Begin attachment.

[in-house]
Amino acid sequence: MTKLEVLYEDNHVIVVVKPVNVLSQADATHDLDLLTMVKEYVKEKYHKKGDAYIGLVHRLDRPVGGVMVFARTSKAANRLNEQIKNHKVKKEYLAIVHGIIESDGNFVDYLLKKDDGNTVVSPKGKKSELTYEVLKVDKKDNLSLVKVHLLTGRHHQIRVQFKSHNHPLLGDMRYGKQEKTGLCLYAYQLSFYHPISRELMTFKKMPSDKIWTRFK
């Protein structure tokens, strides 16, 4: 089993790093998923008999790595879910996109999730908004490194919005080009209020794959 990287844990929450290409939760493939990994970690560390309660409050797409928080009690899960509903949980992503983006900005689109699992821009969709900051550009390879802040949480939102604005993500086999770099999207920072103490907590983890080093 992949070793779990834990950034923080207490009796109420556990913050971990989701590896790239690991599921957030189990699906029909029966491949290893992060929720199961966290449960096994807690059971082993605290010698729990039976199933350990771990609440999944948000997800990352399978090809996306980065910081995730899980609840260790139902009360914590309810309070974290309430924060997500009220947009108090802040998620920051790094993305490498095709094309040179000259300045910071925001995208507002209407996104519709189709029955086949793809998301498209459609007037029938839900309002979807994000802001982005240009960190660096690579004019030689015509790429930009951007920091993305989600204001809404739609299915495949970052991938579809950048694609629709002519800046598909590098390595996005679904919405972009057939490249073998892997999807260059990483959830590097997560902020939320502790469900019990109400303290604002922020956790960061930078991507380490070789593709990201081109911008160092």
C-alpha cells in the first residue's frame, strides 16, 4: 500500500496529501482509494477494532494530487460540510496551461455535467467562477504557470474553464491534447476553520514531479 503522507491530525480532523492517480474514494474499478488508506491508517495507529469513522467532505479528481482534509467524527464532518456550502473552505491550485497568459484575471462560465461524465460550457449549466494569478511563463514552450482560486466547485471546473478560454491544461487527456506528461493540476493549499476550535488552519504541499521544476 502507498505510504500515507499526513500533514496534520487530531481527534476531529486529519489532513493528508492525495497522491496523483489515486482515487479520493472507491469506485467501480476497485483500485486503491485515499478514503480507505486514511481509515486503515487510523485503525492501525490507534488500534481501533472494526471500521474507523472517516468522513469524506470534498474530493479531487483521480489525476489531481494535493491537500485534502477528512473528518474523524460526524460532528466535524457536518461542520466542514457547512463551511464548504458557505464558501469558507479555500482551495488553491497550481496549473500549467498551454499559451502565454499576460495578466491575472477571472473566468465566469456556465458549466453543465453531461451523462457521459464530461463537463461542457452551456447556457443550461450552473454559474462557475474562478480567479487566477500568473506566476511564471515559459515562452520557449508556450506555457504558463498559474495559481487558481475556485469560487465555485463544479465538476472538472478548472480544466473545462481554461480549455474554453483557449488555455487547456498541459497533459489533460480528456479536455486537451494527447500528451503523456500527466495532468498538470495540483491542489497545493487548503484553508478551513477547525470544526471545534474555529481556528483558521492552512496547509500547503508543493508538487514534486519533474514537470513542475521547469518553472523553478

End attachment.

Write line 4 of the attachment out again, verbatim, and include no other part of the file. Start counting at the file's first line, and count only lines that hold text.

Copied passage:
C-alpha cells in the first residue's frame, strides 16, 4: 500500500496529501482509494477494532494530487460540510496551461455535467467562477504557470474553464491534447476553520514531479 503522507491530525480532523492517480474514494474499478488508506491508517495507529469513522467532505479528481482534509467524527464532518456550502473552505491550485497568459484575471462560465461524465460550457449549466494569478511563463514552450482560486466547485471546473478560454491544461487527456506528461493540476493549499476550535488552519504541499521544476 502507498505510504500515507499526513500533514496534520487530531481527534476531529486529519489532513493528508492525495497522491496523483489515486482515487479520493472507491469506485467501480476497485483500485486503491485515499478514503480507505486514511481509515486503515487510523485503525492501525490507534488500534481501533472494526471500521474507523472517516468522513469524506470534498474530493479531487483521480489525476489531481494535493491537500485534502477528512473528518474523524460526524460532528466535524457536518461542520466542514457547512463551511464548504458557505464558501469558507479555500482551495488553491497550481496549473500549467498551454499559451502565454499576460495578466491575472477571472473566468465566469456556465458549466453543465453531461451523462457521459464530461463537463461542457452551456447556457443550461450552473454559474462557475474562478480567479487566477500568473506566476511564471515559459515562452520557449508556450506555457504558463498559474495559481487558481475556485469560487465555485463544479465538476472538472478548472480544466473545462481554461480549455474554453483557449488555455487547456498541459497533459489533460480528456479536455486537451494527447500528451503523456500527466495532468498538470495540483491542489497545493487548503484553508478551513477547525470544526471545534474555529481556528483558521492552512496547509500547503508543493508538487514534486519533474514537470513542475521547469518553472523553478